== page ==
I was 12 years old when my twin brother and I started living with our estranged father at a trailer park in Reno, Nevada. We’d only met him once when my mother drove us across country to try again with her first husband. After three grueling days on the street (where we lived on pigskins, Snickers bars, and Pepsi) she got out of her Buick to find the woman my father had left her for greeting from the balcony of his apartment.
We didn’t stay long.
This time everything was different. It was just me and my brother; The new friend was gone. And my father now lived with his two dogs in a shabby family house on the outskirts of town. He said he moved because he wanted to be closer to “nature,” but I was sure it had more to do with my mom hitting his girlfriend and the firefighters having to keep his home from burning down.
If you don’t count the two dogs, I was the only dog in our modest apartment. Therefore, according to our Puerto Rican Bible, I was responsible for most of the cooking.
My father’s kitchen consisted of a refrigerator that was small enough that I could dust it off without stepping on my toes. The sink was the size of a salad bowl and sat next to a tiny clothes horse on which he kept his mismatched plastic plates and the empty Imperial margarine containers for leftovers. The stove consisted of two coiled burners and an oven large enough for a personal size pizza.
I had limited kitchen skills, so homemade meals consisted of eggs in every way: soft-boiled with toast, scrambled eggs with hot dogs and placed in a tortilla and mixed in steaming cups with instant ramen where they turn in. turned bright yellow ribbons.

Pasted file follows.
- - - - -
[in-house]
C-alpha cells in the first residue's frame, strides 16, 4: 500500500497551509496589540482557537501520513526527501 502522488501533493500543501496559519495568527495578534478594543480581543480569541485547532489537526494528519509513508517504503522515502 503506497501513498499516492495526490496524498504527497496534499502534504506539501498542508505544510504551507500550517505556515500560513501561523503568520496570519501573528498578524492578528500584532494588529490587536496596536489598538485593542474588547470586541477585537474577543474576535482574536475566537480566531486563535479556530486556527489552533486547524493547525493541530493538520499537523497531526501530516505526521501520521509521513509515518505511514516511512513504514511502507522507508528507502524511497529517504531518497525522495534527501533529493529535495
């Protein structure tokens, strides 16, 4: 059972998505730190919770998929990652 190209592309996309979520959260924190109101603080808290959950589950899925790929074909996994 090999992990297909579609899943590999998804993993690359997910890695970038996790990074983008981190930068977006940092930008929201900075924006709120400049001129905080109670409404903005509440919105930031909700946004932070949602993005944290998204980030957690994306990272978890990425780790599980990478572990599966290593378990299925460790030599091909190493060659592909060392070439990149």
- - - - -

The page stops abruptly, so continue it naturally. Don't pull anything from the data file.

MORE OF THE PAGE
All my father asked us to do was allow him to quietly drink a Carlo Rossi Burgundy mug after coming home from his FedEx delivery gig. Then he repeated his two favorite mantras: “The prophecies of Nostradamus are real” and “Visualize the life you want”.
I didn’t care about Nostradamus, but several times a day I visualized the life I wanted. As a tween, this consisted of dreaming about my first kiss with pop singer George Michael, whom I would wholeheartedly marry. I didn’t have any money, but I knew I had to buy his latest solo album, Faith, so he could walk down the aisle. How could I ask the question without her? I imagined George eyeing the Debbie Gibson and Michael Jackson tapes that made up my entire music collection, pouting his perfect lips, and then parting as he broke into a song:
“Oh, when that love comes down with no devotion, well it takes a strong man, baby, but I’ll show you the door. Because you should have bought Faith, Faith, Faith. “
If I didn’t get this album, my whole life would be derailed, I explained to my father with outstretched hand for cash. He gave me a drunken smile. “Mija, money doesn’t grow on trees. Find out what people want and sell it. “
The kids in the trailer park wanted all sorts of things, but nothing caught their attention like candy. A bag of candy could create a stir in the playground, and a brownie or biscuit made everyone beggars. When I found a peanut butter cookie recipe in an old newspaper, I knew it could be a moneymaker. Only three ingredients were used, and luckily my father had them all in stock: peanut butter, sugar, and eggs.